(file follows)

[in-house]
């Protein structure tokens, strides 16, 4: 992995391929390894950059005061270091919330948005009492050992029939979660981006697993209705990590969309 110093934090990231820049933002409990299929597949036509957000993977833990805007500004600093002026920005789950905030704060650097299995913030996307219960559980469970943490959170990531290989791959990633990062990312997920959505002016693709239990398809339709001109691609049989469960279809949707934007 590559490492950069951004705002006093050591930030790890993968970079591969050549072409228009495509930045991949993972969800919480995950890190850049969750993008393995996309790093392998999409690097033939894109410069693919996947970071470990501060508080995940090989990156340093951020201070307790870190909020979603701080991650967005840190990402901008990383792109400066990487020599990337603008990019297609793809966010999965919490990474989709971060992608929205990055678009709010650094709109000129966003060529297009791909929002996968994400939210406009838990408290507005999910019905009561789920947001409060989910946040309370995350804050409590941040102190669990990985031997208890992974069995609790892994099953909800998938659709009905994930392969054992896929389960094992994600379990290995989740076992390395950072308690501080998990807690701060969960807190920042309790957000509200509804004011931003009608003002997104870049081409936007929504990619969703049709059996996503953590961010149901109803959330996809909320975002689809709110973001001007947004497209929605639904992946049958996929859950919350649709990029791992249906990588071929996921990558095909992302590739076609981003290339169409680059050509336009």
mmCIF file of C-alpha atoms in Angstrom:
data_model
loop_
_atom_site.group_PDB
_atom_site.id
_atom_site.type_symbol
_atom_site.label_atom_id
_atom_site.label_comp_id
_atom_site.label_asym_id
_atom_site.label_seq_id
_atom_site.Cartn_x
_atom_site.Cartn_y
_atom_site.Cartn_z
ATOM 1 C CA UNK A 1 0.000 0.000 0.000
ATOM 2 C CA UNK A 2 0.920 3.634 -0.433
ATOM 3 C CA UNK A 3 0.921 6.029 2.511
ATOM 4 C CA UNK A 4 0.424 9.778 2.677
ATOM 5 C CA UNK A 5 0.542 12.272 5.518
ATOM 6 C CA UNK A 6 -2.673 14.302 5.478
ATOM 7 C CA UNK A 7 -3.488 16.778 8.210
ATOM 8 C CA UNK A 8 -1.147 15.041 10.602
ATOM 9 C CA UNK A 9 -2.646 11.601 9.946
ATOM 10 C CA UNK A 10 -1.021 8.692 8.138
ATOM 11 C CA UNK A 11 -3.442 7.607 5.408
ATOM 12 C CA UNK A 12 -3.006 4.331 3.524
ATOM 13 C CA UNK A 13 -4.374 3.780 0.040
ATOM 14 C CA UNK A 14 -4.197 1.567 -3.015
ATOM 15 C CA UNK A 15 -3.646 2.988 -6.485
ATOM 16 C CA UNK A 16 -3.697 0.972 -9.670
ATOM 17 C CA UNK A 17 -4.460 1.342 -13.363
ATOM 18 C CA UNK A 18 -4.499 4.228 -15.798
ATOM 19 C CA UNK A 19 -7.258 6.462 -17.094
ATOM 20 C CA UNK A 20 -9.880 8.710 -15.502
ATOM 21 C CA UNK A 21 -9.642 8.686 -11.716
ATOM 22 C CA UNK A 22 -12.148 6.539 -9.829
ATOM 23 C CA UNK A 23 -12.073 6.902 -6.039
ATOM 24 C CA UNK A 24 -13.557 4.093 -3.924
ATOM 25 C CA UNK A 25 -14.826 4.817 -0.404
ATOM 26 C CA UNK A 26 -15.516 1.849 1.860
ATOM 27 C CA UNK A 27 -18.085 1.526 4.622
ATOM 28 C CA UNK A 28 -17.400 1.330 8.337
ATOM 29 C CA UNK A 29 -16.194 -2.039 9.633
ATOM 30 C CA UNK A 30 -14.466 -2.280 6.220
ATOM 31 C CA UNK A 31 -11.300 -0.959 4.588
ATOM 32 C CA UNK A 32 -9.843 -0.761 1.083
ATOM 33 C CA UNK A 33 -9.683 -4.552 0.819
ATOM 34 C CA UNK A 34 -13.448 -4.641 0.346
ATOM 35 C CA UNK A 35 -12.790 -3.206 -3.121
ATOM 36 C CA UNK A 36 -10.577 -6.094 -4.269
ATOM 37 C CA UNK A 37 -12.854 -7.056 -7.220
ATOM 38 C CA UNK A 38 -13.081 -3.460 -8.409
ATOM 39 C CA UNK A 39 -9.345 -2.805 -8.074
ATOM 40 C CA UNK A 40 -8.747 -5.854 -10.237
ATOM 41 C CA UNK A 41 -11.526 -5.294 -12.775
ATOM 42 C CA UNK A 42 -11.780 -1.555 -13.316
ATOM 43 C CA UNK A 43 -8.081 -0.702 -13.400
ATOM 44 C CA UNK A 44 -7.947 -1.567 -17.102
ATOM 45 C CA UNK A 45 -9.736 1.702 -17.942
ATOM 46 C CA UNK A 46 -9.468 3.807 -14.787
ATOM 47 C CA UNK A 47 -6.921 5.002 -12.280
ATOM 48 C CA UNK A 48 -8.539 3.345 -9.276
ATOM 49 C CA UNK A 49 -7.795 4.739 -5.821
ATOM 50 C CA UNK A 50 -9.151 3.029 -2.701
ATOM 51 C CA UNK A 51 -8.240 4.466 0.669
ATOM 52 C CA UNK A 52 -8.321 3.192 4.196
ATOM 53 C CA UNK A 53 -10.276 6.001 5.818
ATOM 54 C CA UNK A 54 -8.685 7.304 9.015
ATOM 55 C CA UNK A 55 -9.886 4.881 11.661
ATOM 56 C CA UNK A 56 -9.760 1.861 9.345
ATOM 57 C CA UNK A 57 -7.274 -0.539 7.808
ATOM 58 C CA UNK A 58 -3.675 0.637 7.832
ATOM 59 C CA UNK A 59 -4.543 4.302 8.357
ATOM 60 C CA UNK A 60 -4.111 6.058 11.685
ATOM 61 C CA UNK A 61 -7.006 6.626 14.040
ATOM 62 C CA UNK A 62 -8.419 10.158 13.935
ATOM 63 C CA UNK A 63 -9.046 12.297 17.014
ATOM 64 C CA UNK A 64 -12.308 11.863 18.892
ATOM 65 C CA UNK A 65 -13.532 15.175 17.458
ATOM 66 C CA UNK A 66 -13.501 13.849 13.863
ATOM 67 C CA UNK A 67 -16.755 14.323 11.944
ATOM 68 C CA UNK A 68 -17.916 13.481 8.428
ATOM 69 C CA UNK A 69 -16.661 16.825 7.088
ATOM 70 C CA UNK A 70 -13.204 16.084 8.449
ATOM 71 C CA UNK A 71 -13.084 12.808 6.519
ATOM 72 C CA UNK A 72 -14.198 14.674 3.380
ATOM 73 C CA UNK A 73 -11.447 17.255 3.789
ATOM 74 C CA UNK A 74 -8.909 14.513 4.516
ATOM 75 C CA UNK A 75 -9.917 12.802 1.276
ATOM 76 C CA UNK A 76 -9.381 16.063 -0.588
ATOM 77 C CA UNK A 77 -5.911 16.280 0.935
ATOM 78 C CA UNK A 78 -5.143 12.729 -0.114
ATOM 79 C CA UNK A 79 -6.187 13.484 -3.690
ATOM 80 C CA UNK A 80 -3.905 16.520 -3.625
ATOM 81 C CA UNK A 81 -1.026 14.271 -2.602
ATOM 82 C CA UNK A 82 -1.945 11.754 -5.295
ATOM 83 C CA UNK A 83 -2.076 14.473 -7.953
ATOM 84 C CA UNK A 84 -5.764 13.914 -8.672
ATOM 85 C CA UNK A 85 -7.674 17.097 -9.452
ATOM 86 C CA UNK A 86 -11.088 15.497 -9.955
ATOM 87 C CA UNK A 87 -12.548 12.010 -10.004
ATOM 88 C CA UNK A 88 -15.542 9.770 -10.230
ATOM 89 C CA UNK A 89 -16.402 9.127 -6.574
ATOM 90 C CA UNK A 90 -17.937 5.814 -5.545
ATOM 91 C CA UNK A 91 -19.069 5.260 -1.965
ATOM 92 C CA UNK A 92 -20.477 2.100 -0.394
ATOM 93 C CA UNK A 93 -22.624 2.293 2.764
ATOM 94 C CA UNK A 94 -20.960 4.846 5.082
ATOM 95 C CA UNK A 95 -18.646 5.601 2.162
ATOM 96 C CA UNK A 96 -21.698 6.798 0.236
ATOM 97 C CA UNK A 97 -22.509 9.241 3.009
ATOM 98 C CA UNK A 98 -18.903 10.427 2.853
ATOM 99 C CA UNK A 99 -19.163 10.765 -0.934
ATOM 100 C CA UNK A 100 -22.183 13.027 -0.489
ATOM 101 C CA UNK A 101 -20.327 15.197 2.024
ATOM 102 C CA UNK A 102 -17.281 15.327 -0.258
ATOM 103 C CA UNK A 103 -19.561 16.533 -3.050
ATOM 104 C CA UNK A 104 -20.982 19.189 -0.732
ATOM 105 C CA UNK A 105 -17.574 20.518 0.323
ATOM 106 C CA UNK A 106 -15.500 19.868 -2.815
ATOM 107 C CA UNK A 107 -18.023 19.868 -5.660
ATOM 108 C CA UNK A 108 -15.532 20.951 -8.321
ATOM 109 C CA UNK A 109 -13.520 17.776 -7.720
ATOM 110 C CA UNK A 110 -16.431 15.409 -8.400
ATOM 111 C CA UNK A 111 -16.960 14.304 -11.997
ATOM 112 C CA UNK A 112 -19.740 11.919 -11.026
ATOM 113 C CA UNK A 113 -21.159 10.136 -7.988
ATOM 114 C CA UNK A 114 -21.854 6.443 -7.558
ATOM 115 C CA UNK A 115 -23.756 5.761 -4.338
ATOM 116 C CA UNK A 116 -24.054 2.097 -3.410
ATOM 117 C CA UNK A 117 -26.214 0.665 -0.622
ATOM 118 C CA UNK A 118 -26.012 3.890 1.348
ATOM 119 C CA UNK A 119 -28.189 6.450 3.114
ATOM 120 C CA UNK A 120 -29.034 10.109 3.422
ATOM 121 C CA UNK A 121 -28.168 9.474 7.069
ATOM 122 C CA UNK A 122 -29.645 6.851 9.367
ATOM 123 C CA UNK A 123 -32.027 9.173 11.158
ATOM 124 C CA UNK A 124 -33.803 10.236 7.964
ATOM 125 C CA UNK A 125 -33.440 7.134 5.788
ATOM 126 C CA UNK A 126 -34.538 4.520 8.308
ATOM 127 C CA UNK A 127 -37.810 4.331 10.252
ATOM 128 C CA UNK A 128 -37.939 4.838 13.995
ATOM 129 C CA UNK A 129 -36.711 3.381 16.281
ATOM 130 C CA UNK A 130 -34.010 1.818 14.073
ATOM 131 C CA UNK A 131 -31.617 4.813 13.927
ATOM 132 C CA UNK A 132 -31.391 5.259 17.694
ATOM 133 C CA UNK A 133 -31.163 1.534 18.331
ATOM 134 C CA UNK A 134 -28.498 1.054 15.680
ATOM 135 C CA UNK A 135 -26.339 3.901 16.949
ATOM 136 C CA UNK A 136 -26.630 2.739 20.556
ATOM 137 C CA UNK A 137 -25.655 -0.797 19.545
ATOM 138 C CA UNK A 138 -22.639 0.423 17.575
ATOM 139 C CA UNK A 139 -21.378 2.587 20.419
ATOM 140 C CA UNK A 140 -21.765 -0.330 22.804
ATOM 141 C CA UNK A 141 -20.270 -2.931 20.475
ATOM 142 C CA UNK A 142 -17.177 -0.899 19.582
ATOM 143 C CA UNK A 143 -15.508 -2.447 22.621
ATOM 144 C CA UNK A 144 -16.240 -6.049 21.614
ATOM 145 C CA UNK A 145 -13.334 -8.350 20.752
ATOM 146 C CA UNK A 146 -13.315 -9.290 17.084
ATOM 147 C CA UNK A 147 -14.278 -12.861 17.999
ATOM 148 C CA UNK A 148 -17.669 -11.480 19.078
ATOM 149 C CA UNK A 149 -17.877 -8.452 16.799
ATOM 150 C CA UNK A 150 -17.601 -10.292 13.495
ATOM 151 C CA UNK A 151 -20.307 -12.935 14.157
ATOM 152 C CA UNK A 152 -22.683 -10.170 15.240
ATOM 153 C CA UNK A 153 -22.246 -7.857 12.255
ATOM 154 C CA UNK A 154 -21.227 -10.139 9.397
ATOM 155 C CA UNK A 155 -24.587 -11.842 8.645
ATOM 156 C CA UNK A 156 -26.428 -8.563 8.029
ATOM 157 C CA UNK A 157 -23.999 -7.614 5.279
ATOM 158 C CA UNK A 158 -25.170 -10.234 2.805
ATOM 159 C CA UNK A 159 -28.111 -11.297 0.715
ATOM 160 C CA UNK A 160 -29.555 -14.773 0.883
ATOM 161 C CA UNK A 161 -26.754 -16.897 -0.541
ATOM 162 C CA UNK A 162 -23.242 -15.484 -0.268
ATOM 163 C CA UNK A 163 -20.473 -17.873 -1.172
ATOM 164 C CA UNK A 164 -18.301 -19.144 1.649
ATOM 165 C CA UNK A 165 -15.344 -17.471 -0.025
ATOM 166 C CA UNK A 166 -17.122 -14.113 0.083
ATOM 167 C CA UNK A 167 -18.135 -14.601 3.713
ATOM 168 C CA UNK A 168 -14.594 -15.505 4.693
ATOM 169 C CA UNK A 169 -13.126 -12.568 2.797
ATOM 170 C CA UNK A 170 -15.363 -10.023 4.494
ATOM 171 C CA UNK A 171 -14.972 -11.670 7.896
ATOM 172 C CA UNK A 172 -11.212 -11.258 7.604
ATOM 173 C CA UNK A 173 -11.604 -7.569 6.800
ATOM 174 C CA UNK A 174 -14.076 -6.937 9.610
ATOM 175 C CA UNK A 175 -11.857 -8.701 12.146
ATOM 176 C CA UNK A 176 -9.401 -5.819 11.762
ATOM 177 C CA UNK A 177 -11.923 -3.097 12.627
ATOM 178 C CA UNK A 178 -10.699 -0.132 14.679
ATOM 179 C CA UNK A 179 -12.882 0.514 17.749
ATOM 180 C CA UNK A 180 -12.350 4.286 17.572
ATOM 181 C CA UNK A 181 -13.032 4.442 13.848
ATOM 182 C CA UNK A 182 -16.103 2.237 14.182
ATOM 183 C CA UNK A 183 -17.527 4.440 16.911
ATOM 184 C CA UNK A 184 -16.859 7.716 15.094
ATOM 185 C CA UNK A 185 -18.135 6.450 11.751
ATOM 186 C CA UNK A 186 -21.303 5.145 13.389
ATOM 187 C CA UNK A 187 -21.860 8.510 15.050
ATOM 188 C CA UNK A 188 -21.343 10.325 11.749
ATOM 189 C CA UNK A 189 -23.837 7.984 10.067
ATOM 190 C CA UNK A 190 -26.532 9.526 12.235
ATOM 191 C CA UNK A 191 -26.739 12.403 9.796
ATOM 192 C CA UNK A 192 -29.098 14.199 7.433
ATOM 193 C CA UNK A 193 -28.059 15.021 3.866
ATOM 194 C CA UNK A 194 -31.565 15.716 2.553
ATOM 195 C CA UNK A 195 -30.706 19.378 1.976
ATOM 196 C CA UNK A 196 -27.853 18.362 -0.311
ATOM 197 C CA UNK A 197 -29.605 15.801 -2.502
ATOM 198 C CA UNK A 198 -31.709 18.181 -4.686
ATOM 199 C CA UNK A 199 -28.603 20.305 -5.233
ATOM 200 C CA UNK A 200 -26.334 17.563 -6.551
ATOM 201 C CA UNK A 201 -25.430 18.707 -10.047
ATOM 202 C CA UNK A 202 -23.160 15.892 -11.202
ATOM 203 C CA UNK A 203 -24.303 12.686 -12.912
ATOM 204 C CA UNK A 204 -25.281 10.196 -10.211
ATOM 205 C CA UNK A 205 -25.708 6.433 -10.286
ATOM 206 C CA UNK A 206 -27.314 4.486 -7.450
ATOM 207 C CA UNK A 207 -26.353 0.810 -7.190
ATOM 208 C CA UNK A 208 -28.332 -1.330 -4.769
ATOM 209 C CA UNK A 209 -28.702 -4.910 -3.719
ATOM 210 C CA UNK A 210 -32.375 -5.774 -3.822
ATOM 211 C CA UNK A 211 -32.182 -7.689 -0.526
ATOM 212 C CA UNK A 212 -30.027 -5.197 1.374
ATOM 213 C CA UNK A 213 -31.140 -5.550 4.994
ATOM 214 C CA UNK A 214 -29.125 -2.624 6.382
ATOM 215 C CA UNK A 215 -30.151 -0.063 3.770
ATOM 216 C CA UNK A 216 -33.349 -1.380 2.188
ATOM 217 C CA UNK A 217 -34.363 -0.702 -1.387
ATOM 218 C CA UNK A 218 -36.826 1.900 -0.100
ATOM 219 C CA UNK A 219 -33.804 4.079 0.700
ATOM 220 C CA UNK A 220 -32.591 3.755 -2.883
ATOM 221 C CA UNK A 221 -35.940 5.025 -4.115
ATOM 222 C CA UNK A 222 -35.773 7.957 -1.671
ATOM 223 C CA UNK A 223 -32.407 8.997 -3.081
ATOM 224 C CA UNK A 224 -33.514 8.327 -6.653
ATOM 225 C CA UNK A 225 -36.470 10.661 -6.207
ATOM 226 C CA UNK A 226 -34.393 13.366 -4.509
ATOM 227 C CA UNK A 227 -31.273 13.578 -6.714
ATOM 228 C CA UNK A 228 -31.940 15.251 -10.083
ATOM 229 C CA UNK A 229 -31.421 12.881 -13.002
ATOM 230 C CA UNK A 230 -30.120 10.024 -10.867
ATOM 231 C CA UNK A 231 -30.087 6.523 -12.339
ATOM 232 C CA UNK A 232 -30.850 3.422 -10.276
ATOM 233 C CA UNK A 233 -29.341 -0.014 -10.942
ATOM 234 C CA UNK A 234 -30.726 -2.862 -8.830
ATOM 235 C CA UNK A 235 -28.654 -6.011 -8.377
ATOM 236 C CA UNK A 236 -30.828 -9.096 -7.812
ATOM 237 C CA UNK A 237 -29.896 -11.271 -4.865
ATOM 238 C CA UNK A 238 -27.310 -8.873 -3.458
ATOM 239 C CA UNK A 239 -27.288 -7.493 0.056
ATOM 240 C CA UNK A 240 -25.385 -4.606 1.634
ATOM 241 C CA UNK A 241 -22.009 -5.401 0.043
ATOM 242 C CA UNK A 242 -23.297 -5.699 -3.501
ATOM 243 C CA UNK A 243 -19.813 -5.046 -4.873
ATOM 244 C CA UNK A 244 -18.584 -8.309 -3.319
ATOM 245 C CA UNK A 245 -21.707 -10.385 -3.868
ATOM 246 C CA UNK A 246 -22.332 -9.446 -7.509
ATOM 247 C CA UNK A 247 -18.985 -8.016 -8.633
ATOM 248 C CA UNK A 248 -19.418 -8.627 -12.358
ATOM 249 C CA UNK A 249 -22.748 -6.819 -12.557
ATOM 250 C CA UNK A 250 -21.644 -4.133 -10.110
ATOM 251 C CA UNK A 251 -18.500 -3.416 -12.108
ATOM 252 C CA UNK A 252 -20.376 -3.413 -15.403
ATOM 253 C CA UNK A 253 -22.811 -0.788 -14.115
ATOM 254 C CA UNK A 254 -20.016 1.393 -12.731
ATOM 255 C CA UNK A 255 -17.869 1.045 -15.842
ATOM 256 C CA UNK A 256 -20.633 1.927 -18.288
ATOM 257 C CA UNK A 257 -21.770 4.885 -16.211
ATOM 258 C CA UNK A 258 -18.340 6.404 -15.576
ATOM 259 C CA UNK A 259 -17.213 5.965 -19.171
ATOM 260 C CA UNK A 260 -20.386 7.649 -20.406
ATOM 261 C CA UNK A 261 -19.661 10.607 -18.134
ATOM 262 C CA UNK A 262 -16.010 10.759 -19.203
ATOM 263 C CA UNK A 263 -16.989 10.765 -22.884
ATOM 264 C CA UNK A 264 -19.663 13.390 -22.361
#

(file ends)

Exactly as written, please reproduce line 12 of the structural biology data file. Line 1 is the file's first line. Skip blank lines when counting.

_atom_site.label_seq_id